“Funny, You Don’t Look Like a Grandmother” #51

“Funny, You Don’t Look Like a Grandmother”


“Everyone’s got a special name for their Grandmother: Grandma, Nonna, Noni, the list goes on and on. Regardless of what you call her, if you’re lucky enough to have her, she is probably pretty awesome. Full of wisdom, recipes and life lessons. She probably let you get away with things your parents wouldn’t.” ~Quotezine Team


Mine was “Boo-dah” – Miley-Jordan called me this for the longest time…even longer because when her sister (Madison) was born nearly two years later, she started to call me that as well and it stuck! ❤



Then my oldest son’s daughter came along, ZoeyAnn, and she made up her mind to call us grandma so-and-so.  Therefore mine became, Grandma Christine and I love it! ❤


Lois Wyse

FYI:  Every now and then I’ll post my thoughts in blue

From the day they tell you the home pregnancy test was positive until the day they tell you the baby is here, you will be allowed to consider the single most complex naming problem you are permitted to solve:  what will the new baby call you?

Never mind that the new baby will not call you anything for quite a while.  Never mind that even when the baby does tal, the name will be garbled.  Still you have to decide what Baby will call you.

It is wise to remember immediately that you will not be asked what to name the baby…however I had the pleasure and honor of naming my first granddaughter! ❤  Instead the children might ask what you will name yourself for Baby.

You will remind the children that you did not have to rename yourself when they were born.  But your children are not listening.

My friend Marianne, my first grandmother contemporary, is called Nana.  In our family that name was taken; my mother is Nana, and one Nana is the family limit.

So faced with the choice of Grandmother or Grandma, I became Grandma.  And because I am one of those grandmas whose last name isn’t the same as the children’s, life was made simple by naming me Grandma Lois.  It does offer a kind of permanence that last names no longer do.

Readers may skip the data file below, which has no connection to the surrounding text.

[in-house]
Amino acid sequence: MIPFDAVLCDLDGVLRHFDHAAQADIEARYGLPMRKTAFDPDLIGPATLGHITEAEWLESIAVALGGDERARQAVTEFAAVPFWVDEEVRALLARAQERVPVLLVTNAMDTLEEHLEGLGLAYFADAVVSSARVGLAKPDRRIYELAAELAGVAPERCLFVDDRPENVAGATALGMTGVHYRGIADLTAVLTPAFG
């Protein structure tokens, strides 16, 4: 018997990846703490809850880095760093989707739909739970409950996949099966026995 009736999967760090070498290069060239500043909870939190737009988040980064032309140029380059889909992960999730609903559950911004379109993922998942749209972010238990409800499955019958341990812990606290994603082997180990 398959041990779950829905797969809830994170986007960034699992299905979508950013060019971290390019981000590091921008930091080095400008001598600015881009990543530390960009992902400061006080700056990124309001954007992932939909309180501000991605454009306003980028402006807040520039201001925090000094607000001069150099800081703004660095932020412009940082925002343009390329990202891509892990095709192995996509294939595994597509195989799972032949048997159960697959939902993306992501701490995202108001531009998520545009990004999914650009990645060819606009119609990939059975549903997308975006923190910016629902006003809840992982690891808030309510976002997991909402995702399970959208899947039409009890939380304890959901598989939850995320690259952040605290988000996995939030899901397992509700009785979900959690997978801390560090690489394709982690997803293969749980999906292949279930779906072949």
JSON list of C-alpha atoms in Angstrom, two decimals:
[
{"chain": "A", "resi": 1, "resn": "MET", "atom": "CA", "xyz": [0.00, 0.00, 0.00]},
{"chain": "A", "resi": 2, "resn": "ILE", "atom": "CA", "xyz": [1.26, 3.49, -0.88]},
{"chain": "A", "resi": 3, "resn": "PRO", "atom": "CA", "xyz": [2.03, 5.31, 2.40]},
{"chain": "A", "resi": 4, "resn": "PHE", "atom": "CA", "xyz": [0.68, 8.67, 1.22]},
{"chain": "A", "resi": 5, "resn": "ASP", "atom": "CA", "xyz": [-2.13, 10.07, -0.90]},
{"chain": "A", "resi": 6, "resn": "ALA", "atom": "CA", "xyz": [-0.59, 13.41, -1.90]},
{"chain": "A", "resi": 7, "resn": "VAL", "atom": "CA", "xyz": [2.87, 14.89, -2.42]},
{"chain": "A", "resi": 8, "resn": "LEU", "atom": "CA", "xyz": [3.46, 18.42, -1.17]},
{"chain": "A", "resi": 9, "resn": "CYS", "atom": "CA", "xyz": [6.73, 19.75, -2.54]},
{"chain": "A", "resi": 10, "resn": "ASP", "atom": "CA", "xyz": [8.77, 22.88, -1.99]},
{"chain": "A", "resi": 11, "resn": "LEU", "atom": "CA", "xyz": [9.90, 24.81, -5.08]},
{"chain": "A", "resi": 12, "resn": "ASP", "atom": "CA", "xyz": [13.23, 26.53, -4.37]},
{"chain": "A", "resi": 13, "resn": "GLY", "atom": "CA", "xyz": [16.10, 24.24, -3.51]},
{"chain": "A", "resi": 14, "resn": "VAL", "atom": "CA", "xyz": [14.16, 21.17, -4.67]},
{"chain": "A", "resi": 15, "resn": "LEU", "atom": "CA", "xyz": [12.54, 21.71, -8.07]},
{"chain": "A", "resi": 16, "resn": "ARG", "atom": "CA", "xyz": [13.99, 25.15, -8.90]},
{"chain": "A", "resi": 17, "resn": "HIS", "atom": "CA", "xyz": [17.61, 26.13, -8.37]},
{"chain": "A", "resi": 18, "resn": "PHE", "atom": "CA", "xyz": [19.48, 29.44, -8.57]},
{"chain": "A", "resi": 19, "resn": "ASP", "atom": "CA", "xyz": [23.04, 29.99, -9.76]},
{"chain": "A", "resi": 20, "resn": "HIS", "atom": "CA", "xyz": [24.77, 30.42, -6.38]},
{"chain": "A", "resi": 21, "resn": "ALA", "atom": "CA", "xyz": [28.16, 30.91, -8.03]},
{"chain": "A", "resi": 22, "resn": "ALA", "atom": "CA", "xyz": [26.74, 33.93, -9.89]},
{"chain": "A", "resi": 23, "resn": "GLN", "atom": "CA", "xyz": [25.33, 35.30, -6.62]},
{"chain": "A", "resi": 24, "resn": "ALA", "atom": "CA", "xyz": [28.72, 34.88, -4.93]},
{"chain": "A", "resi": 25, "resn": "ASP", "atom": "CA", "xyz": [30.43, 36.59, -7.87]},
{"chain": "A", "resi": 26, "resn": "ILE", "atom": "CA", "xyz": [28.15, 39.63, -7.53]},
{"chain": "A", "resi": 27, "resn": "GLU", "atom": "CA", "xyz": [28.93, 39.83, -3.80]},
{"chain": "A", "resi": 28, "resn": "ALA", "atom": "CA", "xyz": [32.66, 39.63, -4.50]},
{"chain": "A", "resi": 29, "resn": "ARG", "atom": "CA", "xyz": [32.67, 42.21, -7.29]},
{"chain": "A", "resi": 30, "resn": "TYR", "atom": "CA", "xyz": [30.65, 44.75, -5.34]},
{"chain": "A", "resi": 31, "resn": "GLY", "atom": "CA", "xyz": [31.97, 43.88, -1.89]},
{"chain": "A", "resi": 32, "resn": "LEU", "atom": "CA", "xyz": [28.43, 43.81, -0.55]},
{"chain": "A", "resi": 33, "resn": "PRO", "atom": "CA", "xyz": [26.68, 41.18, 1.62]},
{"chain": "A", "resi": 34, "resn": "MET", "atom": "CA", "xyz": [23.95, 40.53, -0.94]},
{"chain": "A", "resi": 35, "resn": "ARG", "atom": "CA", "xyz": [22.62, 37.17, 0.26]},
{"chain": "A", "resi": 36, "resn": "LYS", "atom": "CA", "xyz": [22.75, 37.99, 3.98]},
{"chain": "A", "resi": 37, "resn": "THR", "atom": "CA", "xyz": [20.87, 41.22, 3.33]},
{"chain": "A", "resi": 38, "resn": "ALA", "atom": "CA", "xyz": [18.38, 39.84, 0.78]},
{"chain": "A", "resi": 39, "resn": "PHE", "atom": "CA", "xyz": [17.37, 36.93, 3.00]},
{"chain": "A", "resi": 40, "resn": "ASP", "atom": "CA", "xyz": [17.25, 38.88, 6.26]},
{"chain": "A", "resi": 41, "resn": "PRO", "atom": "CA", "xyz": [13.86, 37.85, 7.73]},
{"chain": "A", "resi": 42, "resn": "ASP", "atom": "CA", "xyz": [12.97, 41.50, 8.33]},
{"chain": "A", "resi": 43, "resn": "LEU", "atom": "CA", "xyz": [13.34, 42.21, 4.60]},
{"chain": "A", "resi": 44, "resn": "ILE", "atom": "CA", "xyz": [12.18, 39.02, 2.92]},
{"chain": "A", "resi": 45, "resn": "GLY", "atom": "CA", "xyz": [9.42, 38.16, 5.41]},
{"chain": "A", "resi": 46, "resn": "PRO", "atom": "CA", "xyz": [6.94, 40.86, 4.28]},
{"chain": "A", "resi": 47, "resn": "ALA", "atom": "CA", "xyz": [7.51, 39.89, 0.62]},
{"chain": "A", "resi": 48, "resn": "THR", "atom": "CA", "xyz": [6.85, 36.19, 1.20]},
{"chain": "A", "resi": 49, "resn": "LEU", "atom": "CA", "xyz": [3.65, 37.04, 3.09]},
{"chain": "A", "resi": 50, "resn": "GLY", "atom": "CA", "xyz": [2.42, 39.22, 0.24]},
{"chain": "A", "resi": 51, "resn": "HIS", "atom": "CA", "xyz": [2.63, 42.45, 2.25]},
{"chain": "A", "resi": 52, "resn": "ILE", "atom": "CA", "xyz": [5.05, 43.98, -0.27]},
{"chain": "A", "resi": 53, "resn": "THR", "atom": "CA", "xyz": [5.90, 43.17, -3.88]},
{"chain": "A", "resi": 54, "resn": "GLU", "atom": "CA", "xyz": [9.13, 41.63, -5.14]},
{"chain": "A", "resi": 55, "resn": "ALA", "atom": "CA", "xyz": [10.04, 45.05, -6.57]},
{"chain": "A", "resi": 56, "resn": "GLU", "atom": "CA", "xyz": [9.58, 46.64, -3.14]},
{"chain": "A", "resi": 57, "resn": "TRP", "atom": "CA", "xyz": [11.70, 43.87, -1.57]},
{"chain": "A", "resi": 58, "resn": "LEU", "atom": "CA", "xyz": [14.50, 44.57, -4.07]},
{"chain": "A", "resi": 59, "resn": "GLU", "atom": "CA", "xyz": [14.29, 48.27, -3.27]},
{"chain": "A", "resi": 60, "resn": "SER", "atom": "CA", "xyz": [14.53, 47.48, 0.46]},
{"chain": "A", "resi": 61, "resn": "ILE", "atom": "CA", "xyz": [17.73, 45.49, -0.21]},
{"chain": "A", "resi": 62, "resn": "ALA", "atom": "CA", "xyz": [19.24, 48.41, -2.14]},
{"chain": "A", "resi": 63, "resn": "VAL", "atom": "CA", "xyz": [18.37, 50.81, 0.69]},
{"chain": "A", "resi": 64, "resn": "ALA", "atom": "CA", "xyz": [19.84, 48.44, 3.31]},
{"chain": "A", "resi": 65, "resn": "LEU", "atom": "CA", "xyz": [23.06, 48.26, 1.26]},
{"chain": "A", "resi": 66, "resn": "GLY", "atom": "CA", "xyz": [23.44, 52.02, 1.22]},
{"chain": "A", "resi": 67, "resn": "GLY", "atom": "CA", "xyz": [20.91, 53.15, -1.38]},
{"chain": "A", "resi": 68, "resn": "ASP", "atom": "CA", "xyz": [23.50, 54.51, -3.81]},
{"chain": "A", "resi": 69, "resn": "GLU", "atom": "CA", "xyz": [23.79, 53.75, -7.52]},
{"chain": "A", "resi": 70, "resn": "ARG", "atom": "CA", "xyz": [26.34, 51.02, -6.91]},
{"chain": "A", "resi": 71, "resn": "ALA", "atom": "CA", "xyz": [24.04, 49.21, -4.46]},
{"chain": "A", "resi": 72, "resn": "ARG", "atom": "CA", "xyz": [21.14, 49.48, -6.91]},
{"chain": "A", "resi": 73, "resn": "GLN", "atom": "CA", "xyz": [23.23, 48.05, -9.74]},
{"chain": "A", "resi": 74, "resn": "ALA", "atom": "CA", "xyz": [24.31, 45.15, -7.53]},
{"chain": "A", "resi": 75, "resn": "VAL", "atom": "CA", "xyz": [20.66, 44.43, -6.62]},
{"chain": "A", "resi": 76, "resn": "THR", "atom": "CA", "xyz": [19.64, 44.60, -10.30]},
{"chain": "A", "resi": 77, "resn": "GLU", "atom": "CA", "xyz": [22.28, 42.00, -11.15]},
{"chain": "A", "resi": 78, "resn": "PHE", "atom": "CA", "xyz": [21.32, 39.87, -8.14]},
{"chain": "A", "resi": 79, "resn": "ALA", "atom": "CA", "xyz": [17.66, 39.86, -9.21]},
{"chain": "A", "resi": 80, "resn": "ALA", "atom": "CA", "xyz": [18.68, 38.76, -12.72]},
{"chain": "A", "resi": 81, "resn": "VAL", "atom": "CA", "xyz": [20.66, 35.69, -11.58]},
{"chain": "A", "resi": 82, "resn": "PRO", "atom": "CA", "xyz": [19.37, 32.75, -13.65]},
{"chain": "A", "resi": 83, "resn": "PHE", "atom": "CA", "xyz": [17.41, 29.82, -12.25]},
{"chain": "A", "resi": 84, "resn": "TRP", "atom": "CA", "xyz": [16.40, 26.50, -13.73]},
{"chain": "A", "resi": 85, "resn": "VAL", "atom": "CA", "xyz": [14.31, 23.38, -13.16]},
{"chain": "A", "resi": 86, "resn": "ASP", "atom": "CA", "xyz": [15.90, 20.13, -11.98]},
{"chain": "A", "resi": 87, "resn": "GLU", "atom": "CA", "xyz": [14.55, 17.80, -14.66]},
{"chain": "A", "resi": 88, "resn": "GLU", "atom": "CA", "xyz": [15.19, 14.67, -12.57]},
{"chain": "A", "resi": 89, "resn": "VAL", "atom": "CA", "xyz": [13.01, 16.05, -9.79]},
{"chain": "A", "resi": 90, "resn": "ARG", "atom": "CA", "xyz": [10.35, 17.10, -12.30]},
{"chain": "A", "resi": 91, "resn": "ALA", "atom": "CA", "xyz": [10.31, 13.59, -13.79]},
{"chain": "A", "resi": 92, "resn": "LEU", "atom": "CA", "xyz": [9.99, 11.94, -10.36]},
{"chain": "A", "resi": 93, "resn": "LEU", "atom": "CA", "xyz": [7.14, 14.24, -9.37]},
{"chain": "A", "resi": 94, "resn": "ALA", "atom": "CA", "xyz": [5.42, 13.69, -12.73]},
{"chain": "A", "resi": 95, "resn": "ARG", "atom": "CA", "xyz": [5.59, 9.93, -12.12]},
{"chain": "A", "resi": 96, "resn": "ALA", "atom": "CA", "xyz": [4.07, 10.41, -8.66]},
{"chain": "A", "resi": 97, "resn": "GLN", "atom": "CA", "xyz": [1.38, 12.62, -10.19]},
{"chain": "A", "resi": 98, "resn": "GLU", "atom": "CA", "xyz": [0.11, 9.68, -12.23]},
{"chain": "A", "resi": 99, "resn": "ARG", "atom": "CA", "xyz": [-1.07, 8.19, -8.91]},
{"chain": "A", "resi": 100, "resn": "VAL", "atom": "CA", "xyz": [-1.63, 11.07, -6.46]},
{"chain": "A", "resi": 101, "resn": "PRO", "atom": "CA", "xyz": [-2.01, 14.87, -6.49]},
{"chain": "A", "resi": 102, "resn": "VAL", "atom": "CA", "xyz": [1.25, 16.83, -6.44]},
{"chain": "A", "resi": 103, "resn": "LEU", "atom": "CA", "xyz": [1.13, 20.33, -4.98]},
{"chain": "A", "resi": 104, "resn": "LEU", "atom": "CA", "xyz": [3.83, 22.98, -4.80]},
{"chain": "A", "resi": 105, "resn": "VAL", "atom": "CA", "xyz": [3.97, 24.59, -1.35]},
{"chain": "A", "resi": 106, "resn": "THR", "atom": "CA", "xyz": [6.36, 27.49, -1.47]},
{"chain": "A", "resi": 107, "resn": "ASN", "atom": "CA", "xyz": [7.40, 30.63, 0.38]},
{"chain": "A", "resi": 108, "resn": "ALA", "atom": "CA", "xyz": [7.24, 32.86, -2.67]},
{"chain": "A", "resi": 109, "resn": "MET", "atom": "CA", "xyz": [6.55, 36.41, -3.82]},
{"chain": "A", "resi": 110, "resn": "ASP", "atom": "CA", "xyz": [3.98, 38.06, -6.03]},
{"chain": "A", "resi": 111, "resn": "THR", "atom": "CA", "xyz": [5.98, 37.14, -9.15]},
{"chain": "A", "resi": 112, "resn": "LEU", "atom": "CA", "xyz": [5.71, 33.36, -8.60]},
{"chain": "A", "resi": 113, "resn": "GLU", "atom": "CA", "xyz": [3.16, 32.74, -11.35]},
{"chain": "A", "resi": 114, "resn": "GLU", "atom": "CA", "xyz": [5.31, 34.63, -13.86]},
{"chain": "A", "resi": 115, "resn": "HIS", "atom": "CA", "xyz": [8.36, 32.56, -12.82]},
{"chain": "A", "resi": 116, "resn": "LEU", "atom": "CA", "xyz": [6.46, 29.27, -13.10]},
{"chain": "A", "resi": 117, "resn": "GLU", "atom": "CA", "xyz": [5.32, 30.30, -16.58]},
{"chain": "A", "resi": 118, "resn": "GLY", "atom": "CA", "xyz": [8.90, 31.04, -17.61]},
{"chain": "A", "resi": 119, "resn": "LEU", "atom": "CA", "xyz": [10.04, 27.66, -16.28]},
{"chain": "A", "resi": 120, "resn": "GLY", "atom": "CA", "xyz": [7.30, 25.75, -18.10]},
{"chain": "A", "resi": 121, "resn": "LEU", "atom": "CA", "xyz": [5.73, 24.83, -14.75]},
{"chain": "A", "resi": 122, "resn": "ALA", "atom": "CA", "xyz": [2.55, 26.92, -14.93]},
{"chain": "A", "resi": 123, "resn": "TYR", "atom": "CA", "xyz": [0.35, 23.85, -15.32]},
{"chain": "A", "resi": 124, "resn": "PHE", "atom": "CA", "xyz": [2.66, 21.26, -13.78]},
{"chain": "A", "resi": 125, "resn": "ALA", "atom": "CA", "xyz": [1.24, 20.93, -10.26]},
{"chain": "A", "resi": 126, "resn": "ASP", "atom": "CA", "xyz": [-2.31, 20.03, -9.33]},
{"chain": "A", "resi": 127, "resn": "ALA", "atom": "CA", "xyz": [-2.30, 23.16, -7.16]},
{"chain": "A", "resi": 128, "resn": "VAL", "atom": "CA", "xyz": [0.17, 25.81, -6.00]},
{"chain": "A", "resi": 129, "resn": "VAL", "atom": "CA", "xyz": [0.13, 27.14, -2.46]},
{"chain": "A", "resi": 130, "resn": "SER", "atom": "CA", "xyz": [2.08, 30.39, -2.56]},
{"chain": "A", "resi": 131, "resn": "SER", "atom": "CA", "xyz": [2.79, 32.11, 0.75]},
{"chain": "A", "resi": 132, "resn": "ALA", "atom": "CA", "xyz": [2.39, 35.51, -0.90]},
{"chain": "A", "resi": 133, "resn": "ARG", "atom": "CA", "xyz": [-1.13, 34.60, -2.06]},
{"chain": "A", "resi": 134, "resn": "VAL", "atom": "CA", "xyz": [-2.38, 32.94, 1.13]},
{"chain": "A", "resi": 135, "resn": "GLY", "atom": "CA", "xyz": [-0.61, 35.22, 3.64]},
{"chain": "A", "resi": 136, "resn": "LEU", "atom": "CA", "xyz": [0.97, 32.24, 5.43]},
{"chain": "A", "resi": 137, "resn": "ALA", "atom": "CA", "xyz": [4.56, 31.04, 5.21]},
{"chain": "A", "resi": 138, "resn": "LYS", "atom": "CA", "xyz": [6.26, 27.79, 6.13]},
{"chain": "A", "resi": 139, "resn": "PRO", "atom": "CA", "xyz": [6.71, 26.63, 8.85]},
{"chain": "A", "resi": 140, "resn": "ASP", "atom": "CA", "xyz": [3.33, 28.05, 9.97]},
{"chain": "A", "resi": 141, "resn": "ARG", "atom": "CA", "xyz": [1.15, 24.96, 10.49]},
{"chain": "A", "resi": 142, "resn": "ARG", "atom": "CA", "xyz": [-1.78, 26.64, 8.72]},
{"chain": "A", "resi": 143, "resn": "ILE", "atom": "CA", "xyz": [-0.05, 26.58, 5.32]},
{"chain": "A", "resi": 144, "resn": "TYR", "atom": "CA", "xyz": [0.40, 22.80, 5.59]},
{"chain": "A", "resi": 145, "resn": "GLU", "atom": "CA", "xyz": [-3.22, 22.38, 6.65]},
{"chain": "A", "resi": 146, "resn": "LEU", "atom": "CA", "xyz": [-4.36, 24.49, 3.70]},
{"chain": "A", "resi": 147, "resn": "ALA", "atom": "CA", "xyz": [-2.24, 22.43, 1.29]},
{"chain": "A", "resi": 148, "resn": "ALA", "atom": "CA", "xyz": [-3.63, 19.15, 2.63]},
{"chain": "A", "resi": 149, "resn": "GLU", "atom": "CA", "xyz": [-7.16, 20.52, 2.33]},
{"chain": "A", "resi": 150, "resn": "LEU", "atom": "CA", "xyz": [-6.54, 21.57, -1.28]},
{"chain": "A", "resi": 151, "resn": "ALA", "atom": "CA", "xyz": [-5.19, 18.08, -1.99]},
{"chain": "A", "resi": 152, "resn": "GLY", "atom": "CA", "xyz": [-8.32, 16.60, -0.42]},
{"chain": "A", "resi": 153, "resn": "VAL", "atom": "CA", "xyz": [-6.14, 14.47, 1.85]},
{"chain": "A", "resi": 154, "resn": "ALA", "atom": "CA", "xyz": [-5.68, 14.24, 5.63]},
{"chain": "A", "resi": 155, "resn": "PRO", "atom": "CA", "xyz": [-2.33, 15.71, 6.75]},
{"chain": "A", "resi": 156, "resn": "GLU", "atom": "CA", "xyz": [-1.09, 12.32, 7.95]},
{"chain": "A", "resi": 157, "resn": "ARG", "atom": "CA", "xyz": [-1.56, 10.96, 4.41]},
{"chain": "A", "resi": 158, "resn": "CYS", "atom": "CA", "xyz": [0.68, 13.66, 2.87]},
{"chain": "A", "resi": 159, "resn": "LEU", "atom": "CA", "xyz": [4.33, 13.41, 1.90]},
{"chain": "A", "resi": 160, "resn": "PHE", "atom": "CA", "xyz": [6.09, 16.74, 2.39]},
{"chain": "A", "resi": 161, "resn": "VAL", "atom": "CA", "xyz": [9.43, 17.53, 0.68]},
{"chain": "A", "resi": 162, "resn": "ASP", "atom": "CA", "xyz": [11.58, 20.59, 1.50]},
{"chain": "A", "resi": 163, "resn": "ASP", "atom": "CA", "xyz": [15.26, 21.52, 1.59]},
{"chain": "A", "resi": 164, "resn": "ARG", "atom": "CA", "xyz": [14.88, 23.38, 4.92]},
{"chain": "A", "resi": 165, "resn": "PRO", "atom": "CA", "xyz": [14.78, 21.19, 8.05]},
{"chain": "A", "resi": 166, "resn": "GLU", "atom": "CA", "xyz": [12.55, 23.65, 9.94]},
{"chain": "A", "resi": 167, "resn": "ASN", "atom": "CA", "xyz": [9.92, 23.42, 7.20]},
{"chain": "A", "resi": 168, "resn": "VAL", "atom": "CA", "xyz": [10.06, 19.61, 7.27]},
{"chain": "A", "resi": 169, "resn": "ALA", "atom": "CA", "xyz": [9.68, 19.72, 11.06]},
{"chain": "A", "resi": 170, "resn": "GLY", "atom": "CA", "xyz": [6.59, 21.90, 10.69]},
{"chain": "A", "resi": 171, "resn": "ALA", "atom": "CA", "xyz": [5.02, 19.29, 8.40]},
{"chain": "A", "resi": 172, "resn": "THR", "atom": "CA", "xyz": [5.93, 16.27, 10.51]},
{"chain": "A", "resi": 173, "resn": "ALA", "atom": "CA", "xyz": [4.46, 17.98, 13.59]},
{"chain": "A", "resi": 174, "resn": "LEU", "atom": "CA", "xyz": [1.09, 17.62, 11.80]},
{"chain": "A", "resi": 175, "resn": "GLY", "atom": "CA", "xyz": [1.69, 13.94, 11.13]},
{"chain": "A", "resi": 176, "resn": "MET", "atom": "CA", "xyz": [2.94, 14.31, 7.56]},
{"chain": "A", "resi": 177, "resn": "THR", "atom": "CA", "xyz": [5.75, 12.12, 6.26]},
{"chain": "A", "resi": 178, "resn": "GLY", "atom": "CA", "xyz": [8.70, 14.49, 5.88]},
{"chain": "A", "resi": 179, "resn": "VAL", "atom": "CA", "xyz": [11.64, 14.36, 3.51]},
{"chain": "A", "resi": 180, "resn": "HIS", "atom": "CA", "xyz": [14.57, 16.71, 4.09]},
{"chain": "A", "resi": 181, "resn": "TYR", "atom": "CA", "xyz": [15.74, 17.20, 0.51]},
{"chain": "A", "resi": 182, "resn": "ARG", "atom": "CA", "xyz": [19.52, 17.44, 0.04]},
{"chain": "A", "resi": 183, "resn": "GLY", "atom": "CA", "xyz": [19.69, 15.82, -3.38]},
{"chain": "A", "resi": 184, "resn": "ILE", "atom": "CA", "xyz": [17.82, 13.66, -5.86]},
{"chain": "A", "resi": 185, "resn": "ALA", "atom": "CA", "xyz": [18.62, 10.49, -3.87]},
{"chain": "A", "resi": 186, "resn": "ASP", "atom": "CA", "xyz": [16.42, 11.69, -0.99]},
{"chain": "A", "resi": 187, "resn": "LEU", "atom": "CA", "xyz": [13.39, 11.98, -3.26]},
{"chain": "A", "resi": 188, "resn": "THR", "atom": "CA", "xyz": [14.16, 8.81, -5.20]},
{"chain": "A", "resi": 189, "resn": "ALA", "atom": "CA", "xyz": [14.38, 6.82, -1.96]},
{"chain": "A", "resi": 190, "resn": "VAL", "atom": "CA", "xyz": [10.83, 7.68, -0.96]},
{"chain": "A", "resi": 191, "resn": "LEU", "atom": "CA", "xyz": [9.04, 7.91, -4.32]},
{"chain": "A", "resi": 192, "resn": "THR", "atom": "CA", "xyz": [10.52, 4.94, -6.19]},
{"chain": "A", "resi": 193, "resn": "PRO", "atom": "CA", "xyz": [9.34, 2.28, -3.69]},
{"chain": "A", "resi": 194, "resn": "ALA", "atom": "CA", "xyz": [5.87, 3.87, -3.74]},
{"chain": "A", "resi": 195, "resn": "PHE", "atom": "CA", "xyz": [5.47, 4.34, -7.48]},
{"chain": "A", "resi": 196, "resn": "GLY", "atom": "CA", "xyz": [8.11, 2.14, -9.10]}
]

Firstborn Stephanie once shortened my name to Mama Lolo, which I like, but her mother (sensing a lack of respect, I guess) moved it back to Grandma Lois.

My grandson Max call me Mama because he call his mother Mimi — names he has established by taking the last syllable of Mommy and repeating it for his mom and the last syllable of Grandma and doubling that.

One woman who shuddered perceptibly at the very words grandma or grandmother has decided to be called Mom’s-mom.  Still another, a midwesterner, is known as Chicago Mommy.  An auburn-haired granny is differentiated from the children’s other grandmother by the title The Red Grandmother.

My friend Annelle was supposed to be called Grandmama by her English grandson, but his first words to her were “Amama”–now her family name.

My very favorite naming story is about Ed and Ethel, who were called the Jewish names “Zaide” and “Bubbie” by their grandson Josh.

When Josh went to nursery school, he talked continually about his zaide and bubbie.  He told of adventures with them, and when show and tell day came, he announced that he would bring in his bubbie and zaide.

When he walked in with Ed and Ethel, his nursery school teacher said, “Who are these people?”

“Bubbie and Zaide,” he said proudly.

“But….but,” she stammered, “I thought they were gerbils.”

FUNNY . . .

Elaine was seventeen when she married, eighteen when she mothered, and then her firstborn — either out of gratitude or spite — made her a grandmother at forty-three.  I was just 38 myself!

Loudly she wailed, “But I’m too young to be a–a–,” and then, realizing that the word she was about to say was not a word she cared to communicate to all the world, she whispered, “a grandmother.”

The fact that most of her friends were grandmothers did not help.  “You don’t understand,” she wailed to anyone who would listen, “I didn’t plan on being a grandmother.  You see, I planned to have these two adorable children, first a boy and then a girl.  I would dress them in cute little matching clothes and take them everywhere with me, and it would be picture-perfect.  I wanted itsy-bitsy children.  But look what my children did to me.  First, they deceived my be becoming roten teenageers, and then they got so old that they turned out to be older than I think I am, and now look what they’ve done!  GRANDCHILDREN.”

Elaine does not hear when anyone says that clocks do not stop, children grow older not younger, and that while motherhood may indeed require a woman who says “yes,” grandmotherhood does not.

“It’s not so bad,” her friends consoled her.  “Look, you can always take your granddaughter shopping.”

“I did, and that’s the worst part,” Elaine said glumly.

“Why?” asked her friend Dorothy.

“Because,” Elaine explained, “when I take Missy shopping, people pinch her cheek and coo over her.”

“Don’t you like that?” Dorothy asked.

“Of course,” Elaine said, “but the minute I try a little dress on Missy, the salesgirl rushes to say that Missy’s mother will love it.  So I always go on to explain that I’m the grandmother.  After that they say, ‘Funny, you don’t look like a grandmother.'”

“So what’s wrong with that?” Dorothy wondered.

“Don’t you understand?  They think it’s funny I don’t look like Missy’s grandmother.  But I think it’s funny they never guess that I just might be Missy’s mother.  Once, just once, let some nearsighted clerk selling me a dress for Missy say, “This will look lovely on your daughter.'”

Dorothy laughed.  “Oh, Elaine, don’t you understand why they know you’re the grandmother?  Who but a grandmother would walk right past all those little no-iron overalls and buy a handmade dress with six tiers of ruffles that takes a mother three hours to iron?”





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